Liposuction can remove small areas of fat, such as just beneath the chin, or large areas of fat, such as in the abdomen or buttocks. It can be removed from the face, the hips, the abdomen, the thighs, the arms and the buttocks. Because cellulite is mainly fat cells trapped in pockets of connective tissue, it cannot be gotten rid of by means of liposuction. In fact, it is very difficult to get rid of cellulite.

Obesity Resolution?

Good candidates for liposuction are those who have realistic expectations about what to expect from the procedure. You need to be of an average weight or of a slightly higher than average weight. It is not a good procedure for obesity resolution. You need firm and highly elastic skin that can shrink to fit the new size of body. You need to be in overall good health. You need to have concentrated areas of fat that don’t respond to a trial of exercise and a healthy diet.


Those with cellulite or poor skin quality are not great candidates for liposuction because the skin can be lumpier than before the procedure. Age isn’t really a factor but older skin tends to be less elastic than younger skin so there may be a problem with elasticity. Young patients have an easier time of it and have a better outcome.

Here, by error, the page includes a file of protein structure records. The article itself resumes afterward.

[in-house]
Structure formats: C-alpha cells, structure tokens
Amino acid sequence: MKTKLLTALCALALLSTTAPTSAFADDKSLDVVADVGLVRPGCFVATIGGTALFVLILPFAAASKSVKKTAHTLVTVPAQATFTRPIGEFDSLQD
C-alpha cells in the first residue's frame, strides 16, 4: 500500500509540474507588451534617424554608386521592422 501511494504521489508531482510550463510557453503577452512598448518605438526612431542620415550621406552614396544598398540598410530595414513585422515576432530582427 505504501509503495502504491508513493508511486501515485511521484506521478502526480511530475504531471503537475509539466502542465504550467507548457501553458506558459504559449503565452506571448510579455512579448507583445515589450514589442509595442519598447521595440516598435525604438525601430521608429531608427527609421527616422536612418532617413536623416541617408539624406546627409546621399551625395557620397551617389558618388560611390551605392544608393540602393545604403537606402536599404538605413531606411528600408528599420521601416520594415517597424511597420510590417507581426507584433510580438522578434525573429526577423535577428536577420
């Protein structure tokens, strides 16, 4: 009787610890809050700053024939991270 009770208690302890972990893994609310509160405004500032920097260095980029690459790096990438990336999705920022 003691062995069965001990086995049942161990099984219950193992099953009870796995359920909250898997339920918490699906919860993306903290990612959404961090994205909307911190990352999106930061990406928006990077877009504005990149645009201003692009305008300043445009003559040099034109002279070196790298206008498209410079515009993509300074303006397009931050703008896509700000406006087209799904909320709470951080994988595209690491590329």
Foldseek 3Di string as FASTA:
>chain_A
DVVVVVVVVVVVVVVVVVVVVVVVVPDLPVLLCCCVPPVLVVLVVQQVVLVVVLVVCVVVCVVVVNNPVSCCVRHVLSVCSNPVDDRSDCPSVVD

You will have your liposuction done by a cosmetic or “plastic” surgeon. You’ll need to be examined by the surgeon and have a complete history and physical before the procedure. Tell your surgeon about any medications or herbs you are taking so that you can determine whether or not some have to be discontinued before surgery. Medications like nonsteroidal anti-inflammatory medications need to be discontinued (including aspirin) so that you don’t bleed unnecessarily during surgery. You should not drink alcohol before surgery and you should stop smoking before surgery. Let your doctor know if you are taking vitamins because certain vitamins need to be stopped before liposuction.